Discharge Instructions for Dental & Oral Procedures
Your pet's teeth have been cleaned with an ultrasonic scaler and polished. The area under the gum line has been cleaned as well which may cause soreness in some pets. Mouth soreness may last up to 48 hours. In order to do a thorough and safe cleaning, your pet's dental cleaning was performed under general anesthesia.
Extractions (removal of a tooth/teeth) are needed when there is significant periodontal disease, tooth fractures, cavities, exposure of the tooth pulp, or when other dental pathology is found. Very frequently tooth pathology is not evident until the pet is under anesthesia, dental calculus removed, and a closer examination of each tooth is performed. Retained deciduous teeth (baby teeth) should be removed once the pet is over 6 months old. Some pets are predisposed genetically to retain deciduous teeth when they should normally fall out. Once the adult teeth erupt, if the deciduous teeth do not fall out, there will be overcrowding of the teeth. Overcrowding of the teeth will lead to excessive plaque and calculus build-up, which will then lead to rapid progression of periodontal disease. Retained deciduous teeth should be removed at the time of spaying and neutering if deciduous teeth are still present.
Absorbable sutures may or may not have been needed after tooth extraction
If sutures were placed, they should dissolve in several days to one week
Excess saliva with some blood after extractions is normal for some patients
You may need to feed your pet wet food or moisten dry food with warm water (allow it to sit for about 15minutes in order to soften kibble) for the next 3-5 days
Since your pet has undergone general anesthesia:
- You may offer ½ of regular feeding the evening of surgery. Anesthesia may cause nausea and vomiting. Your pet may not be interested in food the evening of surgery or the following day.
- You may offer water to your pet as normal. Please note if large volumes of water are consumed, this could cause vomiting. If you notice vomiting after drinking, small amounts of water or ice cubes given in frequent intervals is recommended.
- Do NOT give any over-the-counter medications for pain (Tylenol, ibuprofen,or aspirin, etc.) These medications can be extremely harmful, sometimes fatal, if given to pets. Your pet was given an injection for pain at the time of surgery (if needed) that should last for 24 hours. We will also dispense additional oral pain medications for the days following their procedure if requested. If your pet seems painful, please contact our office for appropriate pain medication.
- It may be normal for your pet to be groggy today and possibly tomorrow. Keep your pet in a protected environment so they stay warm and do not get hurt.
- If medications were sent home, please give medication prescribed as directed on the label.
- Many pets will not have bowel movements for 1 ‑ 3 days after anesthesia. This is normal, provided they are acting normal otherwise.
- Follow-up exams are not normally necessary following dental procedures. Our doctor or staff will let you know if a follow-up exam is recommended for any reason.
Notify us if any of the following occur:
· Vomiting or Diarrhea after 24 hours
· Refusal to eat after 48 hours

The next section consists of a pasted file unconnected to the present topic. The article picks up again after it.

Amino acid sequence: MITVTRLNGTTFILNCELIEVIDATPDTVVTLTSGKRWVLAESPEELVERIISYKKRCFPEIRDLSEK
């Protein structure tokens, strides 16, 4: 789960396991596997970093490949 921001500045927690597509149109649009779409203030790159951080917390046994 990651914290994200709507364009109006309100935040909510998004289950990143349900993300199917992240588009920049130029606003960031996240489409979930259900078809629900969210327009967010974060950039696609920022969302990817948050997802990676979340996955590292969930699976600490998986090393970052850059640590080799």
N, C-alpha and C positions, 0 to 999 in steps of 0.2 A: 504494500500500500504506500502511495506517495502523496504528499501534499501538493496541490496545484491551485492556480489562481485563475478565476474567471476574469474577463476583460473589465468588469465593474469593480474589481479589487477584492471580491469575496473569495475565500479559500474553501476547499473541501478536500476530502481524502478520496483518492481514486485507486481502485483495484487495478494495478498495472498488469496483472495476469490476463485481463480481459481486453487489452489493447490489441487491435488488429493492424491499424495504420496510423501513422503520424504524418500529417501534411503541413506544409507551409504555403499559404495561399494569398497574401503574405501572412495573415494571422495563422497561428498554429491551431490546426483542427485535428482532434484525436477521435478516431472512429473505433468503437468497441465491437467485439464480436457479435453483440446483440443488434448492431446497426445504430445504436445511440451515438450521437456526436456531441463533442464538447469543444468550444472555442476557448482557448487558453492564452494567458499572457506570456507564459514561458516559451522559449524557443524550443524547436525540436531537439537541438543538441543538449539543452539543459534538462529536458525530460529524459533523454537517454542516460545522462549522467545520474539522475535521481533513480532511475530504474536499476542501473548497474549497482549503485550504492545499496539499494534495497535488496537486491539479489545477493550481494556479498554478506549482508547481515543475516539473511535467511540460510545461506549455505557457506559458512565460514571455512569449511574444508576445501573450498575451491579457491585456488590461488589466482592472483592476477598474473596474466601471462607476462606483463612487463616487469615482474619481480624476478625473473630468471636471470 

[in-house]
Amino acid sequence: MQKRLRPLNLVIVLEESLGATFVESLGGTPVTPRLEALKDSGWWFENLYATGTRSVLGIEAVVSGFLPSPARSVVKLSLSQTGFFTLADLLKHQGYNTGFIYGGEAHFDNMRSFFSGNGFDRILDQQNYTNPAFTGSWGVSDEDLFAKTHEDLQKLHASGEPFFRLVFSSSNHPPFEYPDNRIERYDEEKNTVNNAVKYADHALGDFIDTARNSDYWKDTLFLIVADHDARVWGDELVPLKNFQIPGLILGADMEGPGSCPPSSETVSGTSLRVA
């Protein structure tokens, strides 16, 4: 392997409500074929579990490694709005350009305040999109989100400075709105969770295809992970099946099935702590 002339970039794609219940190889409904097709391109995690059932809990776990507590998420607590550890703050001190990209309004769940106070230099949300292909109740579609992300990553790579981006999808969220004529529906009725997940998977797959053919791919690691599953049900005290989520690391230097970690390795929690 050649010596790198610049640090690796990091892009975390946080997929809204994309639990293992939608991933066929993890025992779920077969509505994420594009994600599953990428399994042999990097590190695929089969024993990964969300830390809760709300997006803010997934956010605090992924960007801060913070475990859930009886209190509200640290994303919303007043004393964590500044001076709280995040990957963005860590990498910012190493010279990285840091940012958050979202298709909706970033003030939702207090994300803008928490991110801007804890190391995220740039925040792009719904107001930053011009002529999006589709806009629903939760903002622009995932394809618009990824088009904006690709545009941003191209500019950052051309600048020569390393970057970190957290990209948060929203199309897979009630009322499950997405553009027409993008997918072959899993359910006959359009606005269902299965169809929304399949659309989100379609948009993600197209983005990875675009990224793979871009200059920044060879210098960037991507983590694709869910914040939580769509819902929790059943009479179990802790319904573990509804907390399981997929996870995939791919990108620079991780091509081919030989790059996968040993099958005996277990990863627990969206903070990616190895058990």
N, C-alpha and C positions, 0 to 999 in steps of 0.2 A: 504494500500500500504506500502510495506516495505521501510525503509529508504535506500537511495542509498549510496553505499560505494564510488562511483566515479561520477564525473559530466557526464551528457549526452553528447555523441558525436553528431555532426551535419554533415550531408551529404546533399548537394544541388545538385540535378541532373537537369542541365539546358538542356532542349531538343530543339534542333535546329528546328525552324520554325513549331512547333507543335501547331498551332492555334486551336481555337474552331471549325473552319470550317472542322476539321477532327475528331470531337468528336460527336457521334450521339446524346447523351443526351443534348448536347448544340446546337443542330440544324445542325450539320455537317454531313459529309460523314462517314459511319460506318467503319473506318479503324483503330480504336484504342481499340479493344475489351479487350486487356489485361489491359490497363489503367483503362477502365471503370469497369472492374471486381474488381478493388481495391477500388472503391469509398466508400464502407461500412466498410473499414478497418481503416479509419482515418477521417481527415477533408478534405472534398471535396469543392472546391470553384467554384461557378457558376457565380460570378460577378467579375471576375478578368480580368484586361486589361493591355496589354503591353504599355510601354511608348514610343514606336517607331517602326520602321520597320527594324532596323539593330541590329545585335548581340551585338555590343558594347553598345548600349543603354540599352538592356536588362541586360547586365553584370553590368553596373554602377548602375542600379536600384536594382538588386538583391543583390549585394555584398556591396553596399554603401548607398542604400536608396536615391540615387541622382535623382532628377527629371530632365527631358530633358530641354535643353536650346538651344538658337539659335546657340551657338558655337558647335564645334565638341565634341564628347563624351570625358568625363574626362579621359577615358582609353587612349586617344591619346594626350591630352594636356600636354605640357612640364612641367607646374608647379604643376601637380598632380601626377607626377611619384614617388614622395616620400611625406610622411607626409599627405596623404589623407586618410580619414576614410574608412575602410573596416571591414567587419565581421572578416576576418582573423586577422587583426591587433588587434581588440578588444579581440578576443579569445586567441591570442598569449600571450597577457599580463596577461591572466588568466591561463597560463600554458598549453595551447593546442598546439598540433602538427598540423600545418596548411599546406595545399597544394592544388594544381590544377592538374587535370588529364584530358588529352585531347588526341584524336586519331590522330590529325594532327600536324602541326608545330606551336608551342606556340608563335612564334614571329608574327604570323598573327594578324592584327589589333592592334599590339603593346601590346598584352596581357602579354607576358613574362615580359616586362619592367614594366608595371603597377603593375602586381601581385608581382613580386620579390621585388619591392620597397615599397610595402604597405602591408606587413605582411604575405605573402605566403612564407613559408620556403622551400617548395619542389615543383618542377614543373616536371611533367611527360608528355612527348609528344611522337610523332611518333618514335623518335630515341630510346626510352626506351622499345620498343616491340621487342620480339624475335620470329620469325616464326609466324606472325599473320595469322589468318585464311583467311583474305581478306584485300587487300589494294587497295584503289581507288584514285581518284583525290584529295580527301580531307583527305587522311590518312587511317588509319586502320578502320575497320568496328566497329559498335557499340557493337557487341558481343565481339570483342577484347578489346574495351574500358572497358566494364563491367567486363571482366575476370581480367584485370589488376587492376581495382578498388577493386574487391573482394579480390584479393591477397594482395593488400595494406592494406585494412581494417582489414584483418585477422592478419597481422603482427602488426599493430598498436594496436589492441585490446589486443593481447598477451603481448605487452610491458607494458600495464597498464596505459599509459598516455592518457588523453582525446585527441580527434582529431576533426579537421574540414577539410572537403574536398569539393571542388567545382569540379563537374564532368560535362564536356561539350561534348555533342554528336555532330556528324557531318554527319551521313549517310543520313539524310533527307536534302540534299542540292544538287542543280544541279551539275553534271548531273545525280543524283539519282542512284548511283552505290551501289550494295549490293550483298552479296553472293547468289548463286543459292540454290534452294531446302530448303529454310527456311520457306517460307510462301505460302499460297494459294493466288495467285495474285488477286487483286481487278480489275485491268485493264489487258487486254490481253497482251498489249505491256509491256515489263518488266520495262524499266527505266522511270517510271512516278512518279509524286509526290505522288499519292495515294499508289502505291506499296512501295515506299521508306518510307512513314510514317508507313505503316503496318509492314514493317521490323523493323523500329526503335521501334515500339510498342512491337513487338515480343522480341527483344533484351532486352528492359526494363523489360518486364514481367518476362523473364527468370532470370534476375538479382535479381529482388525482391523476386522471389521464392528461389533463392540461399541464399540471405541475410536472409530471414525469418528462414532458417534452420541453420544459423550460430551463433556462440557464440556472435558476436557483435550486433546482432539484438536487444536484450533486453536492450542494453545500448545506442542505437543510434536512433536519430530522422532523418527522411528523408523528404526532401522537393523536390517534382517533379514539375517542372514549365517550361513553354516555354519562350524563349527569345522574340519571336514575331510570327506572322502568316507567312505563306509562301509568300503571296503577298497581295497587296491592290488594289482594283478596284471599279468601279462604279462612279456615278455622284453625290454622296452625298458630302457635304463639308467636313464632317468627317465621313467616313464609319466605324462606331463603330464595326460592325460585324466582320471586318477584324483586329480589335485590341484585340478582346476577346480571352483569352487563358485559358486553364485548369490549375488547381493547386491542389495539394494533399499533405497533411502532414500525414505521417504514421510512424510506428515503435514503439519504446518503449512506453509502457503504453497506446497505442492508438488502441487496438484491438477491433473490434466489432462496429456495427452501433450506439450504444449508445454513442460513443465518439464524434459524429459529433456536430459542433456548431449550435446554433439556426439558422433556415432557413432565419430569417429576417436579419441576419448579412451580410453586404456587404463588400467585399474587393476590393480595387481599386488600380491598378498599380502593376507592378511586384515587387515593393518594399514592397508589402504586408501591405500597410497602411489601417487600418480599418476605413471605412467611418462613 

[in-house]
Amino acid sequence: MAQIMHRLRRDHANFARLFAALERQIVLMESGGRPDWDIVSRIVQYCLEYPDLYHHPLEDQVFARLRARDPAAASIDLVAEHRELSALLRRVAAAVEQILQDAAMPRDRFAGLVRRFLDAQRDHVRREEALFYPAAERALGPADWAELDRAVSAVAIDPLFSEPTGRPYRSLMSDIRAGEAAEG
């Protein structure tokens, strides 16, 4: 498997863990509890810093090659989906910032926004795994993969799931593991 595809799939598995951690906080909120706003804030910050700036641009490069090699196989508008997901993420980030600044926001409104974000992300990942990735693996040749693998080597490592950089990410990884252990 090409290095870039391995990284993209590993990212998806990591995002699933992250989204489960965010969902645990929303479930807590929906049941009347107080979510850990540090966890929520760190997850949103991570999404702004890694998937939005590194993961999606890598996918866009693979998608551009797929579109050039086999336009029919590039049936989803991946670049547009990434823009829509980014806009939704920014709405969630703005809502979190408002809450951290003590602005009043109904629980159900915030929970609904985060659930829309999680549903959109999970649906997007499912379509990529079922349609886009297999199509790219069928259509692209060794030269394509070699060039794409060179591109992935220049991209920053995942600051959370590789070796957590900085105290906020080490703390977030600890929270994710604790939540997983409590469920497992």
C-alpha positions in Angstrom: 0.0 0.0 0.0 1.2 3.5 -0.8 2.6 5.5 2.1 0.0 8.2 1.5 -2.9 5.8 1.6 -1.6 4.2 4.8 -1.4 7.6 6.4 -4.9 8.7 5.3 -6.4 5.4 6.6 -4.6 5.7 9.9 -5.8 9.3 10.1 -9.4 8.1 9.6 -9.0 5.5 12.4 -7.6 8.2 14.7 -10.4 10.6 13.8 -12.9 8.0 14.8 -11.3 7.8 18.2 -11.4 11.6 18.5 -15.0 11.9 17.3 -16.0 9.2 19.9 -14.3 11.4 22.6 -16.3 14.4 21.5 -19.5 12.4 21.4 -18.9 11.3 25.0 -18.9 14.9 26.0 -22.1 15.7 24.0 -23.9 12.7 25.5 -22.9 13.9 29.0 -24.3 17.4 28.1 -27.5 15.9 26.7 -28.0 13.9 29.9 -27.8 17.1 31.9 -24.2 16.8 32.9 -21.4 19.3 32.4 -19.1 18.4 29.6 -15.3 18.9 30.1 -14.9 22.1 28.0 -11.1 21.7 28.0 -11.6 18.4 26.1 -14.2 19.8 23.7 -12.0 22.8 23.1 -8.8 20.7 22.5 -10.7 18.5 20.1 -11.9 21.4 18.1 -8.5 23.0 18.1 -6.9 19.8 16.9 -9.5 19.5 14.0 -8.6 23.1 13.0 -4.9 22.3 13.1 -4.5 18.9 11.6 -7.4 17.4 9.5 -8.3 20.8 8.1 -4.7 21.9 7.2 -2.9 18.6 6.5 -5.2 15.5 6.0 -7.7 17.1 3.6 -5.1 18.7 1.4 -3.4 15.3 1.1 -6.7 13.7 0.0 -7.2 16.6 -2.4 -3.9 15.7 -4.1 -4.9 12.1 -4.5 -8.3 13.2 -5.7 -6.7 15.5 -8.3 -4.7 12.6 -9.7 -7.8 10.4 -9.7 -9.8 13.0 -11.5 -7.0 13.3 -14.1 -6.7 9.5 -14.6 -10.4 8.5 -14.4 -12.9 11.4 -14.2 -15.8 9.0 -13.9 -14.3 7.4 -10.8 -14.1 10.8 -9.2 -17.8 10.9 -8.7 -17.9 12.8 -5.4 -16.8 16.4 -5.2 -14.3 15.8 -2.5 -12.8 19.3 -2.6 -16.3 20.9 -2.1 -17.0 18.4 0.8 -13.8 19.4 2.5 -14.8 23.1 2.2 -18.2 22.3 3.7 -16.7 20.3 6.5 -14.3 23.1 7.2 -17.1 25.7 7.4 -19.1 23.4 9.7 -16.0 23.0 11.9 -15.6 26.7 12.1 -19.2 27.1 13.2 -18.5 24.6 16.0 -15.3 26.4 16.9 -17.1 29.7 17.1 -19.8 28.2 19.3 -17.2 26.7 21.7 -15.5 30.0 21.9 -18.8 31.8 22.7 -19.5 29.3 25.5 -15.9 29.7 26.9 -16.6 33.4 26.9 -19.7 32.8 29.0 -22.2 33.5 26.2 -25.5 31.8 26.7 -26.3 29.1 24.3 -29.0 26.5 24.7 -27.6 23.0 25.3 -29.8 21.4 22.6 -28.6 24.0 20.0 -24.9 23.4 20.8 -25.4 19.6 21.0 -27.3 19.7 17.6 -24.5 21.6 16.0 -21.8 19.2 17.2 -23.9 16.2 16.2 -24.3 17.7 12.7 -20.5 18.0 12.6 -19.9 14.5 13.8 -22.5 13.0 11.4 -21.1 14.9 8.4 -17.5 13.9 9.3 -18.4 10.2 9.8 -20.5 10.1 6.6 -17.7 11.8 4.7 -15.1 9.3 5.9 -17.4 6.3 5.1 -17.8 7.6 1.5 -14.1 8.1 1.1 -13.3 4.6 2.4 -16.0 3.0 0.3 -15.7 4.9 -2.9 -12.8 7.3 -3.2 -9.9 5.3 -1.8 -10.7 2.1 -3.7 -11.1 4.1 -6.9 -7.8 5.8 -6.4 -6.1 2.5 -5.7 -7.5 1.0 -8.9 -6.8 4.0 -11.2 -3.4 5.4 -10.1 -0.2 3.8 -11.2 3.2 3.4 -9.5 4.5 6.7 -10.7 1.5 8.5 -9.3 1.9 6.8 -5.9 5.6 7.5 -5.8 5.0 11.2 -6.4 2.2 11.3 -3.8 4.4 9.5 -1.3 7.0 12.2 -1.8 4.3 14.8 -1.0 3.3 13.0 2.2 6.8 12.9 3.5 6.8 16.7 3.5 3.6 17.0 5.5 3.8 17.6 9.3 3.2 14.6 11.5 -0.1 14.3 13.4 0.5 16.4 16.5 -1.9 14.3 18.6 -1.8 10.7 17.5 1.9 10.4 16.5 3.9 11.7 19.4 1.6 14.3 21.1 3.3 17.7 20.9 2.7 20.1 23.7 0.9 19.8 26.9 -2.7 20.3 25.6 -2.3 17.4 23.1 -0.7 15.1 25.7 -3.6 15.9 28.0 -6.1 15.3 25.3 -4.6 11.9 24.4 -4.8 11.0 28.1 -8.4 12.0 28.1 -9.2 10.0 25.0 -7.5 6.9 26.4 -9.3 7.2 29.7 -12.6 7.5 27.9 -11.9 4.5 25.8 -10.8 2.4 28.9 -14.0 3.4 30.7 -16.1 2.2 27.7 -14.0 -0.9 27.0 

· Severe pain
· Abnormal/difficulty breathing
· Excessive lethargy
The number one health problem diagnosed in 70-80% of pets over 3 years of age is periodontal disease. Routine, proper dental care can add 2-4 years to the life of a pet. The single most common reason severe dental disease effects 70-80% of pets is the cost prohibitive nature of the procedure. Owners then postpone dental cleanings until the disease has progressed into significant health issues such as abscessed teeth, loss of teeth, or the pet refuses to eat due to the pain of the severe dental disease. Once a pet develops advanced periodontal disease, cleaning and treatment will be more costly than preventive care, and has significant effects on the pet’s overall health. We have made a commitment to reduce the cost of dental care as significantly as possible. We do this to help owners provide more timely dental prophylaxis in order to reduce the severity of dental disease in the pets we care for.
Now that your pet’s teeth are clean you can help them stay that way. Some dogs will allow you to brush their teeth
while others will not. There are a variety of pet toothbrushes and pet approved toothpastes available in a variety of flavors. Please do NOT use human toothpaste, as those contain fluoride which is toxic when swallowed in larger amounts. We also recommend oral
gels and wipes, as some people find these easier to use than brushes. We recommend that you clean your dog’s teeth as
often as possible. Tartar control food and treats are also helpful.
Even with daily care, tartar may still form which would necessitate periodic professional cleaning. Some of the signs of unhealthy teeth and gums are: bad breath, difficulty eating and chewing, red, inflamed gums, or not wanting to eat at all. If any of these signs occur please let us know. Dental disease allows bacteria to spread from the mouth through the blood stream to all the organs in the body. The heart, kidneys, or the liver can be seriously affected by this bacterial spread, and disease in any of these organs can be detrimental to your pet. Our goal is to help your dog maintain good health, which includes good oral health for its entire life.
Our primary concern is the comfort and healing of your pet. Please call the clinic at 936-295-8106 any time you have a question or concern.
If you feel your pet needs emergency medical attention after-hours, please call or proceed to one of the nearest veterinary emergency clinics: